2:00PM Water Cooler 9/21/2017

By Lambert Strether of Corrente

Trade

“USTR CONSIDERS NON-BINDING DISPUTE SETTLEMENT MECHANISM IN NAFTA: The United States is considering dropping a binding mechanism in NAFTA for resolving government-to-government trade disputes in favor of a softer advisory system, sources following the talks told Morning Trade” [Politico]. “The dispute settlement shift would also include a change to Chapter 11 of NAFTA, which allows private investors to sue member governments over actions that they believe unfairly discriminate against their investment. The proposal would allow countries to opt into the system, essentially making it voluntary.”

Politics

2016 Post Mortem

Shot:

“In June, at a rally in Cedar Rapids, Iowa, President Trump brought 6,000 supporters to their feet, roaring their approval. ‘I believe the time has come for new immigration rules,’ Trump bellowed. ‘Those seeking admission into our country must be able to support themselves financially and should not use welfare for a period of at least five years.’ A bill to shred the safety net for legal immigrants would be moving through Congress ‘very shortly,’ Trump promised’ [The New Republic].

Chaser:

The legislation never materialized, for a simple reason: What Trump proposed is already the law of the land. Thanks to the massive “welfare reform” bill that President Bill Clinton signed two decades ago, new immigrants are ineligible for public assistance during their first five years in America. It’s a mean-spirited policy. But it was the creation not of nationalist demagogues like Trump but of Democrats like Clinton, who pledged in his 1992 campaign to “end welfare as we know it.”

Health Care

“Behind the Senate GOP’s high-stakes health-care gamble: Unrelenting criticism back home” [WaPo]. “[A]ccording to GOP senators and aides, Republicans faced an unrelenting barrage of confrontations with some of their closest supporters, donors and friends. The moments occurred in small gatherings that proved even more meaningful than a caustic town hall — at meetings with local business executives, at church, at parks…. It didn’t matter if those friends and allies were big-time supporters of President Trump or part of the “Never Trump” crowd of purist conservatives opposed to his hostile takeover of the GOP. By August, those two wings came together in their sheer, utter contempt toward a Republican-controlled Congress that could not back up its most basic promise, to repeal Obamacare. Trump’s hectoring via social media egged them all on.”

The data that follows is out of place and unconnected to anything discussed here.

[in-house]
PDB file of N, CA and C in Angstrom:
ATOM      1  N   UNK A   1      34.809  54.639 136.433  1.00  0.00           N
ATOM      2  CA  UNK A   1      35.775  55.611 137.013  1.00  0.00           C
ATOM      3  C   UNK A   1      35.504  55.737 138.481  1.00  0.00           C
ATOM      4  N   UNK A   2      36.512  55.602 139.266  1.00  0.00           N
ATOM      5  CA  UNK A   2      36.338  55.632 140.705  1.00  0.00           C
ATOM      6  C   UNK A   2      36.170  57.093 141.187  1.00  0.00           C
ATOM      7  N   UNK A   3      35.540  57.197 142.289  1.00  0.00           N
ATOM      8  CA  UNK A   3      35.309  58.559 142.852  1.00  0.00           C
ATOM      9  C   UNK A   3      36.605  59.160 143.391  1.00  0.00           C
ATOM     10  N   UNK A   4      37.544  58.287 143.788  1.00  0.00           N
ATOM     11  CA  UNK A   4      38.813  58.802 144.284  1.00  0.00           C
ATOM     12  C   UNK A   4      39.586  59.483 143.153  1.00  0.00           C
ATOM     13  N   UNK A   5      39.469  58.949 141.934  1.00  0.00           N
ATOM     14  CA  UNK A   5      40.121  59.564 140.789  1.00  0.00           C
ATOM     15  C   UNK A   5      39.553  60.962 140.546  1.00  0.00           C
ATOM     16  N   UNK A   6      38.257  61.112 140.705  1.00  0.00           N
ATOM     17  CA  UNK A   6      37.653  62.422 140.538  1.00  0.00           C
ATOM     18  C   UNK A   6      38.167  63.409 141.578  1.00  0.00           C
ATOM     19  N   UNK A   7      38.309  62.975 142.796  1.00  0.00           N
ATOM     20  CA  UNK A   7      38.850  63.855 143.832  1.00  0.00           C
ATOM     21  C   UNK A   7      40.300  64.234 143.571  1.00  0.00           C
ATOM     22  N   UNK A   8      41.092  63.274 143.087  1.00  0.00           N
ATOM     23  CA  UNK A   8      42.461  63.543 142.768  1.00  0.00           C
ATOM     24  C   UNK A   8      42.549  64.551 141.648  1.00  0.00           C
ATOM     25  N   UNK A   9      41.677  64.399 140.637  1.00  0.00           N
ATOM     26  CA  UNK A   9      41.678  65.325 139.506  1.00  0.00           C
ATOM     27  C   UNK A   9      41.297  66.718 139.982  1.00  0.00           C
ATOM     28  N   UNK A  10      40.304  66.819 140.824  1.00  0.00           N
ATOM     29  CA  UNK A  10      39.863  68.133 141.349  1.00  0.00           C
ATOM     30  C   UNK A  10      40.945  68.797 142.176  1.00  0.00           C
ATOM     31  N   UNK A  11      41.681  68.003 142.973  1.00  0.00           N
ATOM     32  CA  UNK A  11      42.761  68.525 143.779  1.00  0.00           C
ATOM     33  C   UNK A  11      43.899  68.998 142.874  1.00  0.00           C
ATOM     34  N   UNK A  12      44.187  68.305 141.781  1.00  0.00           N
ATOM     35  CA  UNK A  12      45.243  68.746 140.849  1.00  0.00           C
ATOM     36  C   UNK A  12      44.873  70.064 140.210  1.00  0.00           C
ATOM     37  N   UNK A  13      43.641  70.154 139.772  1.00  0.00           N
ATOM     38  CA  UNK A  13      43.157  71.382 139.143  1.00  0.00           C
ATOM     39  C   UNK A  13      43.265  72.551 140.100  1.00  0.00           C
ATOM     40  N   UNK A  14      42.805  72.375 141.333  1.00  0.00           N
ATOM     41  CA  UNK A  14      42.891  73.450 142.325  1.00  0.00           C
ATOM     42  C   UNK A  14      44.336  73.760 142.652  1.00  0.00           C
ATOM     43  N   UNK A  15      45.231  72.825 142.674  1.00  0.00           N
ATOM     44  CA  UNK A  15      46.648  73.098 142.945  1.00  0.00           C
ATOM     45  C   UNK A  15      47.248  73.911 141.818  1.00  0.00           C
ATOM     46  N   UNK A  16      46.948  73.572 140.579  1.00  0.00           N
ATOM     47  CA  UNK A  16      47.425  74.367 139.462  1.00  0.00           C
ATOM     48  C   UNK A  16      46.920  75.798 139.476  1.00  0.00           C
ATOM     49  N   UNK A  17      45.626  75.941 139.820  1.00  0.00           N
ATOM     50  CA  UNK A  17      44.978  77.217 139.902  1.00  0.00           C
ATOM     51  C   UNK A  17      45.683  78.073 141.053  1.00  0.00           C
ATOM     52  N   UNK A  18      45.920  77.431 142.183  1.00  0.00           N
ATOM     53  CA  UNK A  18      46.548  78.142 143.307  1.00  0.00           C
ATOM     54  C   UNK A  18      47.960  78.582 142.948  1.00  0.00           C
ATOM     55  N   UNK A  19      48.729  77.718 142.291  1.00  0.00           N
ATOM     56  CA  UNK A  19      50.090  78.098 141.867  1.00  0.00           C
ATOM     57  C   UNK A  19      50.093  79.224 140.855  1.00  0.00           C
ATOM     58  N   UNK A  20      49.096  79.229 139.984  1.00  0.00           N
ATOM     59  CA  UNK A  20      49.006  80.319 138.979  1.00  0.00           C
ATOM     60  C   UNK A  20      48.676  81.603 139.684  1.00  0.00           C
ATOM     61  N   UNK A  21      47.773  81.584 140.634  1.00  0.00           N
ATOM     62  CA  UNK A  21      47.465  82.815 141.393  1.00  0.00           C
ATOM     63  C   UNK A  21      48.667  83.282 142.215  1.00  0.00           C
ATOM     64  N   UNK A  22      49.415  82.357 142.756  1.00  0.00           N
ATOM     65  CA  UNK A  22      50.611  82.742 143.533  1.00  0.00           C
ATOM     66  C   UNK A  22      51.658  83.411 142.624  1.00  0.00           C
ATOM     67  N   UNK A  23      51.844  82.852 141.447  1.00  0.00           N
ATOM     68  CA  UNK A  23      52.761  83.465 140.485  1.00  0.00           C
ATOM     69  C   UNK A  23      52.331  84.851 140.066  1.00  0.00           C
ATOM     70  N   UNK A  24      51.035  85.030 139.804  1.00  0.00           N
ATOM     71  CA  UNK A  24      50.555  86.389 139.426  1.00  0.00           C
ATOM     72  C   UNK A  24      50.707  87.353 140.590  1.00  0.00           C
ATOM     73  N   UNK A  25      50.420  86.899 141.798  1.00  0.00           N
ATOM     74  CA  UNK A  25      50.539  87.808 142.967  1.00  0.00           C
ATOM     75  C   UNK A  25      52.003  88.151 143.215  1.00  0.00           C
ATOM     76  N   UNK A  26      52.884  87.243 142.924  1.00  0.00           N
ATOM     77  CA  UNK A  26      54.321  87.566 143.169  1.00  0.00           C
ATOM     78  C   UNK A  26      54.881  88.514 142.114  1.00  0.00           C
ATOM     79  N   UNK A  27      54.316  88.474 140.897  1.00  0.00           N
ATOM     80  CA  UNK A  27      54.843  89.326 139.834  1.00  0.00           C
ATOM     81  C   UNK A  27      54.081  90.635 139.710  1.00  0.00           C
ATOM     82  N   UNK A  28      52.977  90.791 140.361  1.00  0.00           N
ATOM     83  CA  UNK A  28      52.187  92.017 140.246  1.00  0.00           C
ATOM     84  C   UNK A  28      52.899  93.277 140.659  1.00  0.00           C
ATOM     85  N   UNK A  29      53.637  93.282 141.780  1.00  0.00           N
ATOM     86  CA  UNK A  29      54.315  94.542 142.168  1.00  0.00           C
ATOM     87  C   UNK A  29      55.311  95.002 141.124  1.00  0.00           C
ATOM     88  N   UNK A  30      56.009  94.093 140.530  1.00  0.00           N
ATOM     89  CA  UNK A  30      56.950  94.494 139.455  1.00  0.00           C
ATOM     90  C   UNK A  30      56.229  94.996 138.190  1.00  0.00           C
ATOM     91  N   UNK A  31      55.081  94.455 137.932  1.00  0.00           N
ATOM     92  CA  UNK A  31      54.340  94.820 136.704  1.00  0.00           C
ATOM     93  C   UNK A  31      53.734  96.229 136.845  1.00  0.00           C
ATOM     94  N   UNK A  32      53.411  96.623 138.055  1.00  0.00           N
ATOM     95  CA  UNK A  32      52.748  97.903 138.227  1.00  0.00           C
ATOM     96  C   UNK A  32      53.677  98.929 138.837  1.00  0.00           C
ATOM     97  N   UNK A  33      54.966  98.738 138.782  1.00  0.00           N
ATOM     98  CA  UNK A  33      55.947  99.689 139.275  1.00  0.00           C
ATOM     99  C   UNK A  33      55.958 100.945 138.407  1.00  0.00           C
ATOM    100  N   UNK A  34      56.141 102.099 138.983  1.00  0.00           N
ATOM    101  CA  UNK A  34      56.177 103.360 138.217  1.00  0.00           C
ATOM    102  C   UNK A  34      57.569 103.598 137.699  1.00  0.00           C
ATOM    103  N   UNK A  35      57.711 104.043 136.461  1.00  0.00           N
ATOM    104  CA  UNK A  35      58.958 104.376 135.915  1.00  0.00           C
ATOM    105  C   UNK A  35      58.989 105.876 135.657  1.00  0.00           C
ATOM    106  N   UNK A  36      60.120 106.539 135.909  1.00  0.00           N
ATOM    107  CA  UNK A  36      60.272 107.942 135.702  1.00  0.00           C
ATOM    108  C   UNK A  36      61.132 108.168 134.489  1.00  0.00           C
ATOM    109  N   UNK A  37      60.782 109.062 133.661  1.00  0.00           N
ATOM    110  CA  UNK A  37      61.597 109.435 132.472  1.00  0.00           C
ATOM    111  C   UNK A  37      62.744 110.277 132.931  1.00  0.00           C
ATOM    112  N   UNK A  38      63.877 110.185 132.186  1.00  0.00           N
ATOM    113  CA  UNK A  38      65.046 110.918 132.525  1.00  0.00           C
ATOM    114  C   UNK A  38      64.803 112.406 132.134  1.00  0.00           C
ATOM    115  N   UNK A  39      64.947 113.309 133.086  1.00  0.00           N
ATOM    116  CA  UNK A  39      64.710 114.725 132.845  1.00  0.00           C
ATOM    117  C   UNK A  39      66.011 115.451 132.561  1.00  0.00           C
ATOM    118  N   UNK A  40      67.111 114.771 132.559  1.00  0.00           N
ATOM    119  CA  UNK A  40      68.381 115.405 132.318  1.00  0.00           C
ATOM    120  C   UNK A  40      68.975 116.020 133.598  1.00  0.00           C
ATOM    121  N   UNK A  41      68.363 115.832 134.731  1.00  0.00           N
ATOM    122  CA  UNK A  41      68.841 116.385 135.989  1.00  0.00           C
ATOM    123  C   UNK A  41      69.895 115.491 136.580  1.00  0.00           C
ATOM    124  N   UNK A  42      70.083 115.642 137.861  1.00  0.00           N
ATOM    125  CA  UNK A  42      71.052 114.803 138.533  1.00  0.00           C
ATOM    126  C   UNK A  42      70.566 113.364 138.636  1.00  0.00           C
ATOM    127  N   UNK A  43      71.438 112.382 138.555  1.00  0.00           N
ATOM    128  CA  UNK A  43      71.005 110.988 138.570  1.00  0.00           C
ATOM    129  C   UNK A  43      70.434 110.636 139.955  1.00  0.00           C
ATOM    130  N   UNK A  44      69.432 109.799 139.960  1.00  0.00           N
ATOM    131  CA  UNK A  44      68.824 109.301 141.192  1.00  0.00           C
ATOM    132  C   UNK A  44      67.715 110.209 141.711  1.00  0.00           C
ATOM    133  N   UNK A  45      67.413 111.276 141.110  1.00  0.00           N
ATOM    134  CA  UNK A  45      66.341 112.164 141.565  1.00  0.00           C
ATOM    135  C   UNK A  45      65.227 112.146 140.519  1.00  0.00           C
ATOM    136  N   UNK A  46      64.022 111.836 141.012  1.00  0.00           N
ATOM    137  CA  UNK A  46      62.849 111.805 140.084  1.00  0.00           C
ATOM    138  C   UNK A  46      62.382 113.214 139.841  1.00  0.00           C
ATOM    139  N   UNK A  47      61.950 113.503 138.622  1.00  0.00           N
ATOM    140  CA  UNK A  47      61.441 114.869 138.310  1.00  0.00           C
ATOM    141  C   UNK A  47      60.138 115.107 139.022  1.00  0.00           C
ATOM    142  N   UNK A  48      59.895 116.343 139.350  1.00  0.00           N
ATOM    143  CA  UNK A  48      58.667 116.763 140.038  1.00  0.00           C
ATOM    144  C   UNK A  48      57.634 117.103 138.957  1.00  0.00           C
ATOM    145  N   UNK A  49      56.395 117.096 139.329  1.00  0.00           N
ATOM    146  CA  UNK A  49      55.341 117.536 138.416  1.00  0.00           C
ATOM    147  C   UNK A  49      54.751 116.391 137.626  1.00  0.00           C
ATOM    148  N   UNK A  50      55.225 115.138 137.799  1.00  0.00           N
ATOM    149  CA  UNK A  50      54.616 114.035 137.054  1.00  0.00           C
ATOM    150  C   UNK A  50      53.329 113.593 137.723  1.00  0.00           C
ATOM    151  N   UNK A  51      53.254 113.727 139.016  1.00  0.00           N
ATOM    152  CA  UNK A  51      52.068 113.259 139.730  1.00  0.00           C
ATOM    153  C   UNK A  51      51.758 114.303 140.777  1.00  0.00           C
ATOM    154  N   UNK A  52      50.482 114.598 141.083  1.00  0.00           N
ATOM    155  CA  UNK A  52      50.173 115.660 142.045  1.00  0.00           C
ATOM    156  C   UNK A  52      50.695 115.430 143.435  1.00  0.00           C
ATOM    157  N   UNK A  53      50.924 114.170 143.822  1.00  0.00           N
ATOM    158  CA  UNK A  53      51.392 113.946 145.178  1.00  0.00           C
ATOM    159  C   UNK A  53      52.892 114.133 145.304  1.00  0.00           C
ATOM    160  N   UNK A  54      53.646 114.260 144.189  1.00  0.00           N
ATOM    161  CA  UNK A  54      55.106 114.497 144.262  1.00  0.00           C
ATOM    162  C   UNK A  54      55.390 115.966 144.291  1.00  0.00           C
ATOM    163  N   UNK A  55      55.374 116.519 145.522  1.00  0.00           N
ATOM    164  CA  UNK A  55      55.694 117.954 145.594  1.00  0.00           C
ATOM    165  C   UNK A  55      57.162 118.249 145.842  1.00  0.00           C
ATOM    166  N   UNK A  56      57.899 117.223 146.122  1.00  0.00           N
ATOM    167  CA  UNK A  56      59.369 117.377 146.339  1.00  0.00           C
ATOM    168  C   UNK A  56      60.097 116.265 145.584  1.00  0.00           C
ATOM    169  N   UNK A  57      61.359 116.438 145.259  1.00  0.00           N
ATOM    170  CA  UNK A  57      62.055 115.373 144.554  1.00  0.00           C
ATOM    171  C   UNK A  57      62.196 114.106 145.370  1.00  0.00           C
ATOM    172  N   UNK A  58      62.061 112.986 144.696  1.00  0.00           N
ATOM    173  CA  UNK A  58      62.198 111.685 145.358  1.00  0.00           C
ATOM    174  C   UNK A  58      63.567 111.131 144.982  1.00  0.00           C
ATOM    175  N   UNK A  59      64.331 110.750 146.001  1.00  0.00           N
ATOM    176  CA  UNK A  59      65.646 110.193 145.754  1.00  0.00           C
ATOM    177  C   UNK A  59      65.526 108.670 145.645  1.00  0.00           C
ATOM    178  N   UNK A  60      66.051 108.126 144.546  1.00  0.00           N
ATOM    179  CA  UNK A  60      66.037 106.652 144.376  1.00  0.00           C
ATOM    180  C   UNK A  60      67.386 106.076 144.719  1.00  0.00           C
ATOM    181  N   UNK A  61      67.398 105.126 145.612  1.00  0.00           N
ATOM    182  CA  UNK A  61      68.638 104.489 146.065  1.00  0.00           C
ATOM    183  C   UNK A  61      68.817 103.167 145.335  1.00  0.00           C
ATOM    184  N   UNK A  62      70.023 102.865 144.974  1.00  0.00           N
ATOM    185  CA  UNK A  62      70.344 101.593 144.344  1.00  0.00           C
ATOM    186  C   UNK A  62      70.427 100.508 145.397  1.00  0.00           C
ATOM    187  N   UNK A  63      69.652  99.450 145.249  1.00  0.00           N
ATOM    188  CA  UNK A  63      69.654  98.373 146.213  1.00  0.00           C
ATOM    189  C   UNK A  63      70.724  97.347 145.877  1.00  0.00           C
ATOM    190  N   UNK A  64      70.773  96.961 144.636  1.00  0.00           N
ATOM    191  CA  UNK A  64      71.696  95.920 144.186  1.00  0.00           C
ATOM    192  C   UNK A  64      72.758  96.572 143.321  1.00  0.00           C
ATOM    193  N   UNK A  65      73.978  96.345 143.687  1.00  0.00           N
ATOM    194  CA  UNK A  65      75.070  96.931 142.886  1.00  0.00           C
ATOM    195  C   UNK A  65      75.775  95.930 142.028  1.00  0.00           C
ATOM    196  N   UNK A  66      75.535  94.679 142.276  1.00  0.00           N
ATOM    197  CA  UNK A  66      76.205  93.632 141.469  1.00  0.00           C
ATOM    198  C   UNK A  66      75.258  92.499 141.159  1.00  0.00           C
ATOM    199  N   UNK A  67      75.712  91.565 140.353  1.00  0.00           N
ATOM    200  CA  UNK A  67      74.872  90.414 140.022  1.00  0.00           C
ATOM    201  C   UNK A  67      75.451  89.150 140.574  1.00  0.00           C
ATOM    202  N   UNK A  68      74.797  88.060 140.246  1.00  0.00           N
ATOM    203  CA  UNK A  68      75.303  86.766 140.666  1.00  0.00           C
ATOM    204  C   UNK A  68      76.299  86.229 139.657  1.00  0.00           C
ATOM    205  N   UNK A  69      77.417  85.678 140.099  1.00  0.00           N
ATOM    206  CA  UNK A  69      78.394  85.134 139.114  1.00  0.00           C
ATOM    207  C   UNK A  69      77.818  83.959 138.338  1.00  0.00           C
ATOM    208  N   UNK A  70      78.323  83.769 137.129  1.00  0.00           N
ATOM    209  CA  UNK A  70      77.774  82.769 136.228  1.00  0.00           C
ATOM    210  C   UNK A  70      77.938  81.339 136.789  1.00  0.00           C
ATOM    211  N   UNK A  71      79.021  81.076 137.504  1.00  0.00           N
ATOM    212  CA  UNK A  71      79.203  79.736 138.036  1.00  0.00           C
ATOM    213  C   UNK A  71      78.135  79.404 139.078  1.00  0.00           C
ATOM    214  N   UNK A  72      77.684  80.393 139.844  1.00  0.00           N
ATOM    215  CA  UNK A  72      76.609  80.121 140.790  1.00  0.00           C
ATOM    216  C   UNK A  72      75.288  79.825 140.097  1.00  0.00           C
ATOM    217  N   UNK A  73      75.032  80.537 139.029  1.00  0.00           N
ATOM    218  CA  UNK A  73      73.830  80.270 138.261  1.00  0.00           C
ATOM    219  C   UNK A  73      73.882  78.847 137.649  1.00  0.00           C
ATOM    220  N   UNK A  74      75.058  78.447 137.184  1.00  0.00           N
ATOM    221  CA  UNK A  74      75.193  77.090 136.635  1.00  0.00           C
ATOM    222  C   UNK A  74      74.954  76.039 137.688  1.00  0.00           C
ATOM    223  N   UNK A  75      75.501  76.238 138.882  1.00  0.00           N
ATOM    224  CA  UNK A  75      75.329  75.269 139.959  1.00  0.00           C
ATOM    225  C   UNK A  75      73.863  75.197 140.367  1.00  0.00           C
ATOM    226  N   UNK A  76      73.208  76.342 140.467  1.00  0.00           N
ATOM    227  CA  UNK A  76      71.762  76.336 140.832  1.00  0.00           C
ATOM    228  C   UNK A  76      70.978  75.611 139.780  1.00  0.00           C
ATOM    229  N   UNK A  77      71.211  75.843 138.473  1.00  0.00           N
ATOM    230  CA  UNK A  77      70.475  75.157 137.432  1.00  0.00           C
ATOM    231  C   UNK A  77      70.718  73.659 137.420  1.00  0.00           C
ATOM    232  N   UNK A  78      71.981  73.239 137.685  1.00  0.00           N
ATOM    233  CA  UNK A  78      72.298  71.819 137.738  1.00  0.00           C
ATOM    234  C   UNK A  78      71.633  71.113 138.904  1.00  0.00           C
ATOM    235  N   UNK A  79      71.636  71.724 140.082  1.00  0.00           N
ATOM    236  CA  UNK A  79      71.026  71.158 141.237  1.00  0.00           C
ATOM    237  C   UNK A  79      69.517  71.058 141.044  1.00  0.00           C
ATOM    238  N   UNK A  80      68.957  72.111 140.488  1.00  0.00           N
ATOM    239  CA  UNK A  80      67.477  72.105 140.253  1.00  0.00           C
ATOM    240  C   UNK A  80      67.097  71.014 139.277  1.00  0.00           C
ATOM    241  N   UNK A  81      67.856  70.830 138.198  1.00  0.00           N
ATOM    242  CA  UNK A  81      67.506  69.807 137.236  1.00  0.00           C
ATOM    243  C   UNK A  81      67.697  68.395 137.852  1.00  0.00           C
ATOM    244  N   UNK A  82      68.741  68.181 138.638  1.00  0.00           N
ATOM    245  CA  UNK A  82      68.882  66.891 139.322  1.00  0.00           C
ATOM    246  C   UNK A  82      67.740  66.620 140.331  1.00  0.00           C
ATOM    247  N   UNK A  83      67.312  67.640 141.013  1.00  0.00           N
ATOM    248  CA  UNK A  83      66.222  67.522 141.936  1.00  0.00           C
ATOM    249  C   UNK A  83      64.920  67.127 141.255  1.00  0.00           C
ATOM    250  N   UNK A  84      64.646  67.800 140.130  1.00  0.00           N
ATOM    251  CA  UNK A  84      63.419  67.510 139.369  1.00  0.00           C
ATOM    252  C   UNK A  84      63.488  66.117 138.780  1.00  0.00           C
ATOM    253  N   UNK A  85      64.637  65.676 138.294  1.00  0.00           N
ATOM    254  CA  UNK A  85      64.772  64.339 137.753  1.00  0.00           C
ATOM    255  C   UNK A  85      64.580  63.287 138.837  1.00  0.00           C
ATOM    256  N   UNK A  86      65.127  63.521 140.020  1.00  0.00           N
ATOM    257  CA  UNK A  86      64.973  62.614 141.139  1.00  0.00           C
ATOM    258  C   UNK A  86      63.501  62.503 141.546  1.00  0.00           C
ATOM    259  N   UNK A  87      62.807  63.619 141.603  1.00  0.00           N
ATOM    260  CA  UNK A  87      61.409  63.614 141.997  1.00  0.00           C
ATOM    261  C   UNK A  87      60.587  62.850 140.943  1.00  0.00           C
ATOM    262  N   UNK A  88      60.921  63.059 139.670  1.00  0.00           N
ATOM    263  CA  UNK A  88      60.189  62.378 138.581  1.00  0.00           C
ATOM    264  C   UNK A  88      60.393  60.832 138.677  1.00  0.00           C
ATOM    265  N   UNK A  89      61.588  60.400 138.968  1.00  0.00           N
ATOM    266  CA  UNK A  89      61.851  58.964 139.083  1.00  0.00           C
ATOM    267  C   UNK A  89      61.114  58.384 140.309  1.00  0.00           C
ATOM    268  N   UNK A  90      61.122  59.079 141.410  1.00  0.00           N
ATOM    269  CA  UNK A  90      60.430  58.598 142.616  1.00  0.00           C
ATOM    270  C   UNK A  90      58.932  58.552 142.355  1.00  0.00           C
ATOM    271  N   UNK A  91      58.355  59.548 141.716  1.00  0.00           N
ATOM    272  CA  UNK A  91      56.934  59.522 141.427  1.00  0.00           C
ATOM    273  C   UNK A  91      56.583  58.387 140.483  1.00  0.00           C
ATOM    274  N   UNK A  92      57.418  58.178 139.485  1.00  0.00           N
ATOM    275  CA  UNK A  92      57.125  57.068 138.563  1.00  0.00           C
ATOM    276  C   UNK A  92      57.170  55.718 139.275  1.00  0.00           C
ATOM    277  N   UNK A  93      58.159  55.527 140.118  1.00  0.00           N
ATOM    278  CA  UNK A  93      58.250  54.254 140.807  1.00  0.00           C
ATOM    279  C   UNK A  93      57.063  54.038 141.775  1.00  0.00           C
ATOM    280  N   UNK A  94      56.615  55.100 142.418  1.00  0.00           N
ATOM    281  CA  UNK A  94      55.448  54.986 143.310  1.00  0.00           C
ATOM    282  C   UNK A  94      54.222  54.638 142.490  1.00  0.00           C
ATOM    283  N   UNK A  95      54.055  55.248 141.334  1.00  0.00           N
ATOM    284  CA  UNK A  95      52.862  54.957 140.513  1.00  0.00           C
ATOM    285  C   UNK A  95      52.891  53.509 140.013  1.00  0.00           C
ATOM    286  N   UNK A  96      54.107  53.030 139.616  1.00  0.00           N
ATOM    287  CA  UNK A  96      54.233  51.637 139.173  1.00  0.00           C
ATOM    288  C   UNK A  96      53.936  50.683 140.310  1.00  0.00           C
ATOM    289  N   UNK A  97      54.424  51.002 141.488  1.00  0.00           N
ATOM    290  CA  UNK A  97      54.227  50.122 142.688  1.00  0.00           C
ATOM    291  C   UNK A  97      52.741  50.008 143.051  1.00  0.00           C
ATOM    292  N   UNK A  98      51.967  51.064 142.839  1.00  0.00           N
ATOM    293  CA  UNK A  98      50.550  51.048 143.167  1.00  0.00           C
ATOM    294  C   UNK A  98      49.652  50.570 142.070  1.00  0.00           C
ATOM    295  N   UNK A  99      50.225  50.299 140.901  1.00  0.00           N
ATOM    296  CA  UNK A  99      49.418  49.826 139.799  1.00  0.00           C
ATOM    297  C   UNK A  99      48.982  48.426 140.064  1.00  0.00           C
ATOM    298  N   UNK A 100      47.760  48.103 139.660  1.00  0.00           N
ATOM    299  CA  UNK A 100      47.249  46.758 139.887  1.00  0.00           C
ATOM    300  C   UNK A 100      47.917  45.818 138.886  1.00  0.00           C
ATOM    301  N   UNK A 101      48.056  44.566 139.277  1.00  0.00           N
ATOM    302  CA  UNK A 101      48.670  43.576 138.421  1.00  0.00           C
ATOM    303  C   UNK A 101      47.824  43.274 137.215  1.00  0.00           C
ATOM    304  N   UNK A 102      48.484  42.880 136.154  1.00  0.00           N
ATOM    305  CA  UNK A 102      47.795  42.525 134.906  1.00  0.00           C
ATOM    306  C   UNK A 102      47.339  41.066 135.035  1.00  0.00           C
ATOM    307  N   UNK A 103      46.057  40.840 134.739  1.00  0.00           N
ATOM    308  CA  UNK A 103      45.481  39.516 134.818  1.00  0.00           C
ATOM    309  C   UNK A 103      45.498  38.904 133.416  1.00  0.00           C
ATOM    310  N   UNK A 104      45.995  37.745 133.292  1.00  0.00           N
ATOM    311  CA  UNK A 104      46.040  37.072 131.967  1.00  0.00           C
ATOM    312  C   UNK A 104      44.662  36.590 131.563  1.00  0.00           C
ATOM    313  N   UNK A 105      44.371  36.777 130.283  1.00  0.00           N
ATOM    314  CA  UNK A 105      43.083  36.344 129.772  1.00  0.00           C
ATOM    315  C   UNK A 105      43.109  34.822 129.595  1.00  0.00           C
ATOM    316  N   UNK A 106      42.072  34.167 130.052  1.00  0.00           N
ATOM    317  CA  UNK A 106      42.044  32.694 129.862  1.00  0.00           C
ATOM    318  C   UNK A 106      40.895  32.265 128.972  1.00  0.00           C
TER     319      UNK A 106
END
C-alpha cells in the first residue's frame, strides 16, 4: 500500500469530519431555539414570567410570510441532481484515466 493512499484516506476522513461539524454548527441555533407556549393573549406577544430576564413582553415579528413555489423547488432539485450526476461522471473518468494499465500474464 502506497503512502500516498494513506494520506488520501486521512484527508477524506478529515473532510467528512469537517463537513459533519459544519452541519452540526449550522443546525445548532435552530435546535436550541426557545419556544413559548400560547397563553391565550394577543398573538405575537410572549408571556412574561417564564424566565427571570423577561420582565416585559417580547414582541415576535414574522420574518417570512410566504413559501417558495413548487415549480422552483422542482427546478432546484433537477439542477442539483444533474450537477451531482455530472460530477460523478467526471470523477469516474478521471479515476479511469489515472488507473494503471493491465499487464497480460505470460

New data from an Avalere Health analysis suggests that Graham-Cassidy — if passed in its current form — would cut federal money to states by $215 billion over the next decade. All told, 34 states would see cuts to the amount of federal dollars they are getting for health care under the Affordable Care Act, while 16 would see an increase” [CNN]. With handy map:


“Republicans aren’t voting for Graham-Cassidy. They’re just voting for Obamacare repeal.” [Vox]. “How have they found themselves here again, after their previous repeal bills failed in July? The underlying truth, the beating heart of Obamacare repeal that refuses to let it die, is: Republicans just want to pass a bill, any bill, to say they repealed Obamacare. Whatever standards they’ve set for their health care plan, whatever promises they made before, don’t matter.” More:

“Apparently no one cares what the bill actually does. That’s a tough thing to say, but it is more true than not,” one Republican lobbyist told me. “There are so many senators whose public positions in June leave them absolutely no conceivable way of voting for this.”

“Yet,” this person added, “here we are.”

I dunno. Look at the map above. The standards seem pretty clear.

“Republicans Peddle Nonsense to Sell Health-Care Plan” [Albert R. Hunt, Bloomberg]. With a picture of Mickey Mouse leading a parade. Cheeky!

Headline: “Left on ‘full war footing’ to stop Obamacare repeal” [Politico]. Deck: “Liberal activists have quickly mobilized ahead of a Senate vote next week.” Politico conflates “liberal” and “left” yet again. Check the picture of Schumer: See any #MedicareForAll signs? No? It’s liberals, who wouldn’t know recognize a “war footing” if a shoe salesperson was in front of them trying to measure it.

“Graham-Cassidy needs to pass this final test before it can come to a vote” [Vox]. The Byrd rule…

“According to financial projections produced by the office of Sen. Bill Cassidy, one of the bill’s authors, Alaska would be the only state to receive additional money from the legislation’s $182 billion stability fund. The money would be delivered through a provision in the bill that, in 2026, would award each state $4,400 in federal subsidies to each “eligible beneficiary.” Alaska, however, would be awarded $6,500, or 48 percent more than other states” [News Miner]. How convenient!